Influence of pig gut microbiota on Mycoplasma hyopneumoniae susceptibility

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In this open-access article from the MycoLab, Dr. Maria Pieters’ team explores the influence of pigs’ gut microbiome in modulating their susceptibility to Mycoplasma hyopneumoniae.

In a commercial sow farm, thirty-two piglets from six litters, naive against PRRS and M. hyopneumoniae were randomly selected. Fecal swabs were collected to evaluate the piglets’ gut microbiome at 3, 8, and 12 weeks of age. Except for two control pigs, all animals were inoculated intra-tracheally with M. hyopneumoniae at 8 weeks of age. At 12 weeks, lungs were collected and evaluated for total lesion score suggestive of enzootic pneumoniae. The gut microbiome was evaluated by amplifying and sequencing the 16s RNA gene. The sequences were then mapped to a taxonomy file.

figure1
Lung lesion scores (LS) were plotted against piglet ID.

Lung lesion scores showed that even though the highest (20%) and lowest (2.5%) scores were obtained by piglets from different litters, there was a clustering of lung lesions based on the litter of origin.

When analyzing the gut microbiomes, 99% was made of firmicutes, bacteroidetes, proteobacteria, fusobacteria and spirochetes.

However, the variety of species observed changed between piglets. Pigs with lower lung lesion scores showed an inreased number of bacterial species in their gut microbiome compared to pigs with higher lung lesion scores. Additionally, the diversity of species observed was the highest when the piglets were the youngest. Microbial diversity were less present in pigs at 8 and 12 weeks of age compared to pigs at 3 weeks of age. The presence of bacteria from the Ruminococcaceae family was the most discriminative of litters with low lung lesions.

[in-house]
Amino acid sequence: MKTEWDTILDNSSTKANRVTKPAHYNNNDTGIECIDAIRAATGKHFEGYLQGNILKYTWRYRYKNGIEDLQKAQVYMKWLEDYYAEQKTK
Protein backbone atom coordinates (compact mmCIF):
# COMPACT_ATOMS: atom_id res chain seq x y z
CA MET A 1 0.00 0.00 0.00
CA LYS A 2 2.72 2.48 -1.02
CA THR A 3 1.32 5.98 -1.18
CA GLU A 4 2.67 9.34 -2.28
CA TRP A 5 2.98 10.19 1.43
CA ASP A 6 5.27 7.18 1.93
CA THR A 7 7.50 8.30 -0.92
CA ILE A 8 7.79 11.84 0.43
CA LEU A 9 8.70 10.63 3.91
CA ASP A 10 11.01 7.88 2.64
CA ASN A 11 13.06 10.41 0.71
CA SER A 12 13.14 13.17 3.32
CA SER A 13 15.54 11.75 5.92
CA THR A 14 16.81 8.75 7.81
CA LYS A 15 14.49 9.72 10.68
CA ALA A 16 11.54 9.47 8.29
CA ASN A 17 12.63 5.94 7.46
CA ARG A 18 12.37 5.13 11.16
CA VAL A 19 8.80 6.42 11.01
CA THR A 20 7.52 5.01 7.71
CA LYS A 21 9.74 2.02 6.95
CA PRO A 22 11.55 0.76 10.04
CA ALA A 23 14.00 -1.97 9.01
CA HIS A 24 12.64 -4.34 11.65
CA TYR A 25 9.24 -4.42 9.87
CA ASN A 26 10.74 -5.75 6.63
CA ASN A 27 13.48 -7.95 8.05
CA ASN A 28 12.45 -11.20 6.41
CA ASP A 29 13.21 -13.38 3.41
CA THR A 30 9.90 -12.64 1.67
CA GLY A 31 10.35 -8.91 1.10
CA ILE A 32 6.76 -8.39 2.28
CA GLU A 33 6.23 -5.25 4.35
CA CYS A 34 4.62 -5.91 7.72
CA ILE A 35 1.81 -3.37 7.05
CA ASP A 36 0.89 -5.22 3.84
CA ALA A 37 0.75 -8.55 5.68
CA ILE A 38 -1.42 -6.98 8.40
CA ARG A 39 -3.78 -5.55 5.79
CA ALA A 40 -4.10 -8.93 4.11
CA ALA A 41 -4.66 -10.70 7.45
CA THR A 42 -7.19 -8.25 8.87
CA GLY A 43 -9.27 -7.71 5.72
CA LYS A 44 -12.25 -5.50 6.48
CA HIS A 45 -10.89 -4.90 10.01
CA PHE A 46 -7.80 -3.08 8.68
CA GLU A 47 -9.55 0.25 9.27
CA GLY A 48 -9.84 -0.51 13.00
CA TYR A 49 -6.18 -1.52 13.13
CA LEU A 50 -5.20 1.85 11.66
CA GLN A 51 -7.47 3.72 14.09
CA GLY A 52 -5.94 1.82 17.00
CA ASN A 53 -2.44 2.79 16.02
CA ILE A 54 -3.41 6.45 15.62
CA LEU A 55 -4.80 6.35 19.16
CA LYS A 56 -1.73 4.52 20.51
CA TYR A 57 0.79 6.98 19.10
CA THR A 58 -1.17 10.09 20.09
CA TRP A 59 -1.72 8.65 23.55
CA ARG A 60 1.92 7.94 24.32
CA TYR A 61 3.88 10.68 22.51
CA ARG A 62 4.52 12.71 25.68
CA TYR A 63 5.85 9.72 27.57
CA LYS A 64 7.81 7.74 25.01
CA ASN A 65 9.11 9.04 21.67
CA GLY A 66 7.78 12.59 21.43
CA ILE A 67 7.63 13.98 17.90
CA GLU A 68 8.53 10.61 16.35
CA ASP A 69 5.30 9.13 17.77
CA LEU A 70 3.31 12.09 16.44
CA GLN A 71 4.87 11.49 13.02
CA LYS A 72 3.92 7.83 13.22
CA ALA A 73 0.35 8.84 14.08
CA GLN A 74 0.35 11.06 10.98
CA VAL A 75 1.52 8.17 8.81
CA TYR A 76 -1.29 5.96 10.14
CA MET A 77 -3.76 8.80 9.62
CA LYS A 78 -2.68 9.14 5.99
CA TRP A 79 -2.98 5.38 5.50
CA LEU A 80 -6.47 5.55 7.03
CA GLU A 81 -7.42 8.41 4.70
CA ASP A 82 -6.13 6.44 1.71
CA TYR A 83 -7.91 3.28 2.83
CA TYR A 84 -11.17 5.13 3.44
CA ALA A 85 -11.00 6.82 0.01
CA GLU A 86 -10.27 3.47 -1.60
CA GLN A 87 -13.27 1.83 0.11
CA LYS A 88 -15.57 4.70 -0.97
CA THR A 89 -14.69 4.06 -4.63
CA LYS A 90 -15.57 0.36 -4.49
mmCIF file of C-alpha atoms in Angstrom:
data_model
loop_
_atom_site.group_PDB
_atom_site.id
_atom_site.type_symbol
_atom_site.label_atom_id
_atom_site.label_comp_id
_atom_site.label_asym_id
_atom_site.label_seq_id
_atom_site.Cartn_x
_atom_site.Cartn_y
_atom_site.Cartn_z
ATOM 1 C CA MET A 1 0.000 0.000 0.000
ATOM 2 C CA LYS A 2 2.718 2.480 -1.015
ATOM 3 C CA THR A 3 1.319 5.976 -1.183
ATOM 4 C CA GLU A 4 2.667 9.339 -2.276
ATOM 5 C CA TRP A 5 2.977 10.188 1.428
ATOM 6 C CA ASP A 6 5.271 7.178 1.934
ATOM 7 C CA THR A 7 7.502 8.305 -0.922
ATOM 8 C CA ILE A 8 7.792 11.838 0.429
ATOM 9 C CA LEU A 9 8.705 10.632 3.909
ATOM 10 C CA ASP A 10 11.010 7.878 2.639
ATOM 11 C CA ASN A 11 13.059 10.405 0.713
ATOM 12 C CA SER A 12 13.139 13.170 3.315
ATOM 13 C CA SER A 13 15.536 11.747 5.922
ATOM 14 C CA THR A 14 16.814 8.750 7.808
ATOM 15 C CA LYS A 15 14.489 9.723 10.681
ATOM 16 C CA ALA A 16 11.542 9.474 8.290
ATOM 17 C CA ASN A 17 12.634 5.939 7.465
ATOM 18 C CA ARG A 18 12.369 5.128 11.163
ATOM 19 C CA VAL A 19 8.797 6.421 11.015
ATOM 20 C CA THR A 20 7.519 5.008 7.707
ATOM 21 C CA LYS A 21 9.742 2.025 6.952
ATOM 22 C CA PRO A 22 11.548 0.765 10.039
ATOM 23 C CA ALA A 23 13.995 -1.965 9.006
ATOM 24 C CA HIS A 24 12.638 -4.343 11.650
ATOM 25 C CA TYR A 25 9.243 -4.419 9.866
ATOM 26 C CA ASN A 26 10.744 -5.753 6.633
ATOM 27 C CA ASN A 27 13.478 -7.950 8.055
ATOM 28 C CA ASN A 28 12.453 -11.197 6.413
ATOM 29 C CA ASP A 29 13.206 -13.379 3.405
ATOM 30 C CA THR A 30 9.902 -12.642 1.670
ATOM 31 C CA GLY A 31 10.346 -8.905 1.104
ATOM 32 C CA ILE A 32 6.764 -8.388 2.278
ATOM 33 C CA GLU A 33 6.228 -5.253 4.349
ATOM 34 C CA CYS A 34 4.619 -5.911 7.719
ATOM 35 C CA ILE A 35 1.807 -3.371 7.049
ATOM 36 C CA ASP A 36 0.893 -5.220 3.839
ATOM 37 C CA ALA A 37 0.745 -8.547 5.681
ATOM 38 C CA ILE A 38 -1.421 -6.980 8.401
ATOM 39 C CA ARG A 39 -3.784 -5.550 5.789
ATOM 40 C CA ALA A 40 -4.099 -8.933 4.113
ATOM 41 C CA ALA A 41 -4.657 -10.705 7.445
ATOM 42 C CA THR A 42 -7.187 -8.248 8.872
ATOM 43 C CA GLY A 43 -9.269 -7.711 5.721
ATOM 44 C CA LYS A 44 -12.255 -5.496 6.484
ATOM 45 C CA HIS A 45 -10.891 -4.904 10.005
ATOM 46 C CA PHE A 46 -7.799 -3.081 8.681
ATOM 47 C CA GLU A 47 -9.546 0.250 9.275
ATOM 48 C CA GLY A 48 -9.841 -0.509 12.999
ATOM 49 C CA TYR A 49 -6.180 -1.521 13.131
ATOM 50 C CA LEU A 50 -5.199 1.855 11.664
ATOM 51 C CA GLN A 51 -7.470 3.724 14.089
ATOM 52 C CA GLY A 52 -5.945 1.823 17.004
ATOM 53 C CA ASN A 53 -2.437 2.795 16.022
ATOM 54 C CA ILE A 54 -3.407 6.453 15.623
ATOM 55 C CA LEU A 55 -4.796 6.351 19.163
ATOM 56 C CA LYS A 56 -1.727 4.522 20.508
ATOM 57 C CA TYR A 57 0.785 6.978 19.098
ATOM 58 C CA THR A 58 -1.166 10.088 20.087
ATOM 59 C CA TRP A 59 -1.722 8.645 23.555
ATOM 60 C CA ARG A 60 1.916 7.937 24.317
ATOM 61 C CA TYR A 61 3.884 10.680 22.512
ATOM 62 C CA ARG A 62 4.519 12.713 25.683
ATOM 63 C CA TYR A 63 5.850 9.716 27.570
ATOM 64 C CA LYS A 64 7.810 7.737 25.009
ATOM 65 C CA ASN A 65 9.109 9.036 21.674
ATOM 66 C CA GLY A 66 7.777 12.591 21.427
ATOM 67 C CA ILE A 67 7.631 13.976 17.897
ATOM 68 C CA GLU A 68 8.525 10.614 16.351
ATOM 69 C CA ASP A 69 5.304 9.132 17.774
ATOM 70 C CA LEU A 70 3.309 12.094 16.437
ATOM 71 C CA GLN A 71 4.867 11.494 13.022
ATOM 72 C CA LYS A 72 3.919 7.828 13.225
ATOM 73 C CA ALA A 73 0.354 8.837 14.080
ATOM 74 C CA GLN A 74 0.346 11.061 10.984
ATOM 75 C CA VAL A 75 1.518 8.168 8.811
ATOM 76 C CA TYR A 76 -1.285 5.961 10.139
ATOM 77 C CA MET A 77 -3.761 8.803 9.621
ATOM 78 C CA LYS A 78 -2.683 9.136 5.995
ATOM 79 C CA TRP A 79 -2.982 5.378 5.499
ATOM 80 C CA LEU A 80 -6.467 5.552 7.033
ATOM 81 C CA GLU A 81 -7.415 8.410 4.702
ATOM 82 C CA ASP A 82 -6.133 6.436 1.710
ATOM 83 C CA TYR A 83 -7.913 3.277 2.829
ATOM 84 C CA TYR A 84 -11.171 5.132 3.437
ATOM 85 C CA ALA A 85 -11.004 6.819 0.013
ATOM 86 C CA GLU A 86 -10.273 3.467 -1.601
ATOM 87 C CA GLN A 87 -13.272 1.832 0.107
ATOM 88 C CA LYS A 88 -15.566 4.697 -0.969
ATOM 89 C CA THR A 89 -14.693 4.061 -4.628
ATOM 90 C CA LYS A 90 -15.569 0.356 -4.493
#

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Correlation between fecal microorganisms and lung lesion scores

The entire article is available on the Veterinary Research journal website.

Abstract

This study investigated the influence of gut microbiome composition in modulating susceptibility to Mycoplasma hyopneumoniae in pigs. Thirty-two conventional M. hyopneumoniae free piglets were randomly selected from six different litters at 3 weeks of age and were experimentally inoculated with M. hyopneumoniae at 8 weeks of age. Lung lesion scores (LS) were recorded 4 weeks post-inoculation (12 weeks of age) from piglet lungs at necropsy. Fecal bacterial community composition of piglets at 3, 8 and 12 weeks of age were targeted by amplifying the V3–V4 region of the 16S rRNA gene. The LS ranged from 0.3 to 43% with an evident clustering of the scores observed in piglets within litters. There were significant differences in species richness and alpha diversity in fecal microbiomes among piglets within litters at different time points (p < 0.05). The dissimilarity matrices indicated that at 3 weeks of age, the fecal microbiota of piglets was more dissimilar compared to those from 8 to 12 weeks of age. Specific groups of bacteria in the gut that might predict the decreased severity of M. hyopneumoniae associated lesions were identified. The microbial shift at 3 weeks of age was observed to be driven by the increase in abundance of the indicator family, Ruminococcaceae in piglets with low LS (p < 0.05). The taxa, Ruminococcus_2 having the highest richness scores, correlated significantly between litters showing stronger associations with the lowest LS (r = −0.49, p = 0.005). These findings suggest that early life gut microbiota can be a potential determinant for M. hyopneumoniae susceptibility in pigs.

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